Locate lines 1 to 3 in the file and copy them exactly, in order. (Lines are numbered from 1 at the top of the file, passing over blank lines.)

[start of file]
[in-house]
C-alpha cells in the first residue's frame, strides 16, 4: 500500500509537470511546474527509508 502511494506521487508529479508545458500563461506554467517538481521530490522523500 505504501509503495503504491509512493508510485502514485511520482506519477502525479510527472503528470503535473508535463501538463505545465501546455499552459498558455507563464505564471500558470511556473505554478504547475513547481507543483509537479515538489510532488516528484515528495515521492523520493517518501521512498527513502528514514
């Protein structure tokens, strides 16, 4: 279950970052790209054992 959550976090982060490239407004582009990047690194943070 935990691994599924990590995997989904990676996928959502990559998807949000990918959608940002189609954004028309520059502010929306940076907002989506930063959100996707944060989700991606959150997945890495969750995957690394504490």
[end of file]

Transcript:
[in-house]
C-alpha cells in the first residue's frame, strides 16, 4: 500500500509537470511546474527509508 502511494506521487508529479508545458500563461506554467517538481521530490522523500 505504501509503495503504491509512493508510485502514485511520482506519477502525479510527472503528470503535473508535463501538463505545465501546455499552459498558455507563464505564471500558470511556473505554478504547475513547481507543483509537479515538489510532488516528484515528495515521492523520493517518501521512498527513502528514514
């Protein structure tokens, strides 16, 4: 279950970052790209054992 959550976090982060490239407004582009990047690194943070 935990691994599924990590995997989904990676996928959502990559998807949000990918959608940002189609954004028309520059502010929306940076907002989506930063959100996707944060989700991606959150997945890495969750995957690394504490």